Now that you know the marketplace you’re in, what’s next?
After knowing the kind of marketplace you’re in, it becomes easier to make an offer. Sellers will likely receive multiple offers, especially in a seller’s marketplace, so try to make a good offer. Making an offer that’s attractive to sellers puts you in a prime position to get your bid accepted.
But before making an offer, the next step will help you understand your current market better.
2. Know the comparable sales or competition in the area
Looking at similar homes recently bought in your chosen area is the next step. With comparative sales, you can compare properties’ lot sizes, style, age, location, and other characteristics. The data you gather shouldn’t be too old, preferably within six months of your compared properties’ sale.
Don’t know where to get this info? Here are a few websites I recommend:
But don’t always just rely on the internet when checking out info on comparable sales. It may not give a representative enough figure of your potential purchase. Ask your agent to help — can be the best source of information to help you get a sense of local markets.
3. Know the condition of the home listed for sale
Before you decide how much to offer a seller for, closely examine the home’s condition. Homes that haven’t been sold for some time may deteriorate. Get a thorough inspection to figure out how solid the home is before making your initial offer.
If there is a defect in the home, it can drive costs down to a point you can easily afford. For example, let’s say you’ve got a home priced at $400,000. If your inspector finds out the home has a leaking roof and inferior fittings, you could offer a lower amount.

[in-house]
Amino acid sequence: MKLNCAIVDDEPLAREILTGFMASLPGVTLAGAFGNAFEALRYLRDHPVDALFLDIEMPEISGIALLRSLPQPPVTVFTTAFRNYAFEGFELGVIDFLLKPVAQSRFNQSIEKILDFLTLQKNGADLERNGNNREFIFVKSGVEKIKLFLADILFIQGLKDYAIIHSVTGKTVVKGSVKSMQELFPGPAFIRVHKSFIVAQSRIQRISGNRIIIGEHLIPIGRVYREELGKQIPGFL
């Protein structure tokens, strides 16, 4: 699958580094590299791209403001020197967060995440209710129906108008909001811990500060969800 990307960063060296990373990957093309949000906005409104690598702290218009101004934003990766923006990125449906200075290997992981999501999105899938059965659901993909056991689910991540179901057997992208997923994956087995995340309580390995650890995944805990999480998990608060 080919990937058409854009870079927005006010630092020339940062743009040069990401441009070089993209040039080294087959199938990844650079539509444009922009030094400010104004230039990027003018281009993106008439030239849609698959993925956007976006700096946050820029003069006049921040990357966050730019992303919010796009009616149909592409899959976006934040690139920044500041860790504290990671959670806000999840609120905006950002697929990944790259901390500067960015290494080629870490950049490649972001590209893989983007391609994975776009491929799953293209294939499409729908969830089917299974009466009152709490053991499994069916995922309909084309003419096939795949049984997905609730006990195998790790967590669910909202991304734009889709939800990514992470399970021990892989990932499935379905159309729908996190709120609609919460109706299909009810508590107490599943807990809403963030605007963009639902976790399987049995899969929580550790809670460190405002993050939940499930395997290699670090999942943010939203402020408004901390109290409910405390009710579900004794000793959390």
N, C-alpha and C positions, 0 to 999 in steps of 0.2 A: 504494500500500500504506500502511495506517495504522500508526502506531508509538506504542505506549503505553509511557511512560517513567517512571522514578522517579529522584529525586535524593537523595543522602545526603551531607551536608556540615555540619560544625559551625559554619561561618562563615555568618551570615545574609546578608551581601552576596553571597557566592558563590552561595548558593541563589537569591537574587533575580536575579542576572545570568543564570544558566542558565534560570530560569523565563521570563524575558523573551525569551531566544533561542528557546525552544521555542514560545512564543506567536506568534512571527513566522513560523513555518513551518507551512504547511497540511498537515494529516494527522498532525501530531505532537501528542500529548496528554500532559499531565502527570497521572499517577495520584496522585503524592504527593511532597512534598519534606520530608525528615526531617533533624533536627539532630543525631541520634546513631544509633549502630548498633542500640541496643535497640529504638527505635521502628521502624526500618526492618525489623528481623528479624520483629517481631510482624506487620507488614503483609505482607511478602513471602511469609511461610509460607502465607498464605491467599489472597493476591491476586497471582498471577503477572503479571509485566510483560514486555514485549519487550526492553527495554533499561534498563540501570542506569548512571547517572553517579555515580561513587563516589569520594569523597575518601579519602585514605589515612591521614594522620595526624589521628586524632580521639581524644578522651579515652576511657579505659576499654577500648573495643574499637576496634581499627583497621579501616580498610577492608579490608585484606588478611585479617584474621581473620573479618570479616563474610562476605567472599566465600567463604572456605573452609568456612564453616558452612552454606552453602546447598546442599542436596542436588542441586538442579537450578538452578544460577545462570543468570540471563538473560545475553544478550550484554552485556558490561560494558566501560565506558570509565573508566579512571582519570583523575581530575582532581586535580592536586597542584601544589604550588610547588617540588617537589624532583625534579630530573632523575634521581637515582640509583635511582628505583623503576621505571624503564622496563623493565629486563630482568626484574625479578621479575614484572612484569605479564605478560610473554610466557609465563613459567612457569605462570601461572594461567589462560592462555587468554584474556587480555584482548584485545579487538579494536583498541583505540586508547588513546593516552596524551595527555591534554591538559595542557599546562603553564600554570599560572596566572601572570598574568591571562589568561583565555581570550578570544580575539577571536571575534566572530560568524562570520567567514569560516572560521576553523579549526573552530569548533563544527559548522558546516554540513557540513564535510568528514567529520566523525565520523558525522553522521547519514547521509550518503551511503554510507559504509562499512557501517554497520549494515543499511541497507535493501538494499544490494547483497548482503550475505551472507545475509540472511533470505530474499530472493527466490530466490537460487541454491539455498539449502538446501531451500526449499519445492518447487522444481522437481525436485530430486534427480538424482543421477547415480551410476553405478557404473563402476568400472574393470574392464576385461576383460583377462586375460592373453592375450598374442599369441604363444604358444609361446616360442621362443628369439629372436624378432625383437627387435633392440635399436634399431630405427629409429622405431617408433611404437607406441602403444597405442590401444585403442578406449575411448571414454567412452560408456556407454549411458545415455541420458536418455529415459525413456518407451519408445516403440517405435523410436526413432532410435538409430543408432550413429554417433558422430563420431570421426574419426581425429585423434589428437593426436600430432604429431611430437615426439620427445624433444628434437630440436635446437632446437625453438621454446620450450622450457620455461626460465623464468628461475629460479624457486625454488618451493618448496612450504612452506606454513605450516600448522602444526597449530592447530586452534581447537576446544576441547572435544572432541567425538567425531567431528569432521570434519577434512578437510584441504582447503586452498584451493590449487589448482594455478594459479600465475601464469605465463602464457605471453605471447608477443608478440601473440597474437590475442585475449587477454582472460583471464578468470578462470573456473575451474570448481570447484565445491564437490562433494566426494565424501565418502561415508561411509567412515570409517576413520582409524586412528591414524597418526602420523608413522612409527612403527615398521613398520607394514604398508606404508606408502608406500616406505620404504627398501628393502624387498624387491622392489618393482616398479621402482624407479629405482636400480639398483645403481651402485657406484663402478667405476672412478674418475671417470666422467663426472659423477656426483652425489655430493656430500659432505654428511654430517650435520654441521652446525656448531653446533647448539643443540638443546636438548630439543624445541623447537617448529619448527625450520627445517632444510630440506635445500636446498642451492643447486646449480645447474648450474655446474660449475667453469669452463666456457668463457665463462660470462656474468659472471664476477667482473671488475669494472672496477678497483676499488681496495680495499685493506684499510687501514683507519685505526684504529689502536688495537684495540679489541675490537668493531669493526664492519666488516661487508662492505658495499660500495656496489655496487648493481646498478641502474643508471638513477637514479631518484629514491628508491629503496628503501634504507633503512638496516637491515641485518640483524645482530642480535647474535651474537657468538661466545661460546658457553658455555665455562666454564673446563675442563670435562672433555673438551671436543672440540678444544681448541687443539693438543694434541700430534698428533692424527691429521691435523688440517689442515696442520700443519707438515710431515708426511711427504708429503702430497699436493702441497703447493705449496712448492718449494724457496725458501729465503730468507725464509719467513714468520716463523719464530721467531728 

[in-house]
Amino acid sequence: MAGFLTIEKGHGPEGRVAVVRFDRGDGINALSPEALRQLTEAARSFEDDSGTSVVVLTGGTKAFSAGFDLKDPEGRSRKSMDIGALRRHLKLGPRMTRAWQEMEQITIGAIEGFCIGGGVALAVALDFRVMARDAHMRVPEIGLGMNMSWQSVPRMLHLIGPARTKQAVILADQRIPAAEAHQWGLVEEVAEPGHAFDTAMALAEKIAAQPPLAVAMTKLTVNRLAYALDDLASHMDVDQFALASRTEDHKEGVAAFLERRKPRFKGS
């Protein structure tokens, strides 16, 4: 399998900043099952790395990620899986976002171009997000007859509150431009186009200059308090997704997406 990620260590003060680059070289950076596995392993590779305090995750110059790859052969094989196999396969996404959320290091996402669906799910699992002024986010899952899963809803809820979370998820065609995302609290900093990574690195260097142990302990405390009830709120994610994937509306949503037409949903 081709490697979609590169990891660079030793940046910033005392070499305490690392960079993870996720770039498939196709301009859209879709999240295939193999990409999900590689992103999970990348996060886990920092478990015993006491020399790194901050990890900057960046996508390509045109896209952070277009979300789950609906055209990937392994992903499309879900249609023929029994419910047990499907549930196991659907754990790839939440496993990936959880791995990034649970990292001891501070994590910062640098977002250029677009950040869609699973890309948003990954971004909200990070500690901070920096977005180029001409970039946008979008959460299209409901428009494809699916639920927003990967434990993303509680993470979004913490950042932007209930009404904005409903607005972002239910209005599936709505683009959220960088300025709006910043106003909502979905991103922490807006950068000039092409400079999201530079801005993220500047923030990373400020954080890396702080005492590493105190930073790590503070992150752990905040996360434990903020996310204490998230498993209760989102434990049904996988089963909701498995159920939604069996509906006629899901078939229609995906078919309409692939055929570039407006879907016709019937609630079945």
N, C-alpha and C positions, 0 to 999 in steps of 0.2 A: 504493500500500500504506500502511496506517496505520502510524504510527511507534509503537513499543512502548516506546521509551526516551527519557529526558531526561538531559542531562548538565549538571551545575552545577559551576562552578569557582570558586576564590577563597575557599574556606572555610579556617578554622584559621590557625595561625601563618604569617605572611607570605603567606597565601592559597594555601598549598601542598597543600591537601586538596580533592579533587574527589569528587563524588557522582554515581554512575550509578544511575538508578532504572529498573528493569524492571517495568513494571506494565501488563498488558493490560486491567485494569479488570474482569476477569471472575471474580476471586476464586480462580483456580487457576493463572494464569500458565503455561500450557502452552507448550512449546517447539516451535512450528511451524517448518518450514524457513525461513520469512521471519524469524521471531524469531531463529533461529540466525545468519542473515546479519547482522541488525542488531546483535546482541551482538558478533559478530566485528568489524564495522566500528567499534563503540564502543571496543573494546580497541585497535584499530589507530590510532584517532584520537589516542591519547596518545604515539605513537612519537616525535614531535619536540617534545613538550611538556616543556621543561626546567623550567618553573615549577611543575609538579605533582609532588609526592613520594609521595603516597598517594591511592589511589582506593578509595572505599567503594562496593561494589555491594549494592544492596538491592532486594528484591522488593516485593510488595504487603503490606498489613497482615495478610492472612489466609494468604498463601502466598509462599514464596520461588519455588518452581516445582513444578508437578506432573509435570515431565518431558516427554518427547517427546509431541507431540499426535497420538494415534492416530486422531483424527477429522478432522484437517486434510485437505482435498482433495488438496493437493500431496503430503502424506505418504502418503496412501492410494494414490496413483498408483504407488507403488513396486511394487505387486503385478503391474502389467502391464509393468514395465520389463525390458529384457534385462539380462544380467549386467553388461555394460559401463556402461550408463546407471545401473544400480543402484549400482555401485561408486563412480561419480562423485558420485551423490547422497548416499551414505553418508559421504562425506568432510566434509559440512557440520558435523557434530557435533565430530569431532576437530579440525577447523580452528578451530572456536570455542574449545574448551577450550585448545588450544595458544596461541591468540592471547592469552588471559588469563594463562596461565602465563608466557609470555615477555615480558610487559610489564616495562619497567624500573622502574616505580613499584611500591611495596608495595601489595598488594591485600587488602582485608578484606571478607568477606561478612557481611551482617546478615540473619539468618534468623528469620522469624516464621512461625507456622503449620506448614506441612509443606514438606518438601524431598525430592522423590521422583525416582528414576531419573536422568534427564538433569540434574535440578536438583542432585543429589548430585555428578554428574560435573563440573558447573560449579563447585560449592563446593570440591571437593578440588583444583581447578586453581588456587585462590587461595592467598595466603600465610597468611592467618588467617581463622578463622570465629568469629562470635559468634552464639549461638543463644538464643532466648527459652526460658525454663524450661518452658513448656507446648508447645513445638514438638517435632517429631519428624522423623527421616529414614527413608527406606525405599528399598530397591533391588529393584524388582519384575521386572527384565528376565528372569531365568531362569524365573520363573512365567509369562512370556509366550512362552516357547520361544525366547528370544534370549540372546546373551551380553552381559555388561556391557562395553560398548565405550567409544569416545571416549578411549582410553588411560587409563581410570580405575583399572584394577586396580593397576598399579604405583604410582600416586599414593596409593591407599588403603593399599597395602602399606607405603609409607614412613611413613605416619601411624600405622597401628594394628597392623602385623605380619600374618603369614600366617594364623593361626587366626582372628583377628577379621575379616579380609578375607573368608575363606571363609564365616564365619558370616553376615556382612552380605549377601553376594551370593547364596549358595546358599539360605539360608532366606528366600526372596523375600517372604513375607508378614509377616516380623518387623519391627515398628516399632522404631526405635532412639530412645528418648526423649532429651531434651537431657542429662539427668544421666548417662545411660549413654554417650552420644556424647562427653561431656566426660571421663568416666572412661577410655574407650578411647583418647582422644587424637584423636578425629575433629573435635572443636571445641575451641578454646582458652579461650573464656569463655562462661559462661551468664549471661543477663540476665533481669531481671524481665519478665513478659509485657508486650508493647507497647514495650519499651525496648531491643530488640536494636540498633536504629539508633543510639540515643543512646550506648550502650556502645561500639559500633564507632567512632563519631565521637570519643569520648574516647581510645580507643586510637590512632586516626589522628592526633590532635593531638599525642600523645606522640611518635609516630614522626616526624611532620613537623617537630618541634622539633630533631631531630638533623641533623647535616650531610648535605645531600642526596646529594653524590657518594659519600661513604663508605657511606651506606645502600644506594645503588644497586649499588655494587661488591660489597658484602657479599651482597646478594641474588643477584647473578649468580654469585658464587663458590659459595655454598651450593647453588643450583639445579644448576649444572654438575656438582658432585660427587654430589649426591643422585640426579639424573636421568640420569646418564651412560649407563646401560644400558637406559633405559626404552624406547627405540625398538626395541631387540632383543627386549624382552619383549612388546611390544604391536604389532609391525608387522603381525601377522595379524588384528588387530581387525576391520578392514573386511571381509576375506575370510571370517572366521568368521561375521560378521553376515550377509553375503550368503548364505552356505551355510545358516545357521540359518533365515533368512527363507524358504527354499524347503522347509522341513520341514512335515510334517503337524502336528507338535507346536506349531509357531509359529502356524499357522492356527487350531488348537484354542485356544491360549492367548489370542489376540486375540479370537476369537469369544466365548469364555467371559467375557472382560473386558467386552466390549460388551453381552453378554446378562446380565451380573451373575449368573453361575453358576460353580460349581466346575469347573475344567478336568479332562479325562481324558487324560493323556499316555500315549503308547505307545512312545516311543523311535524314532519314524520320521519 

In most cases, how much you can lower the asking price depends on your bargaining power and identified defects.
4. Other essential considerations
See if you can discover the list–sales price ratio of the home you want to buy. If you can determine the list price is much higher than what a home sells for, you’re onto something. Consider comparing homes sold around the area within the last six months.
With such information, you could get more value by offering a lower amount. Looking at the ownership/maintenance history and days on the market (DoM) of the home helps you determine a lower price.
Lastly, consider your homebuyer needs vs wants checklist. Depending on what’s on that list, and in what priority, you may be able to lower your offer!
When should you offer less than the listing price on a house?
You should offer less than the asking price for a house when:
- There are repairs to be made (regardless of the size of repairs)
- You’re purchasing in a buyer market
- When inspections and valuations reveal the home is overvalued
- If your choice home has remained on the market for several weeks without any offer
- If there is a large disparity between the list – sales price ratio
Consider asking your agent for advice and resources on how to make your first offer.
When should you offer the listing price on a house?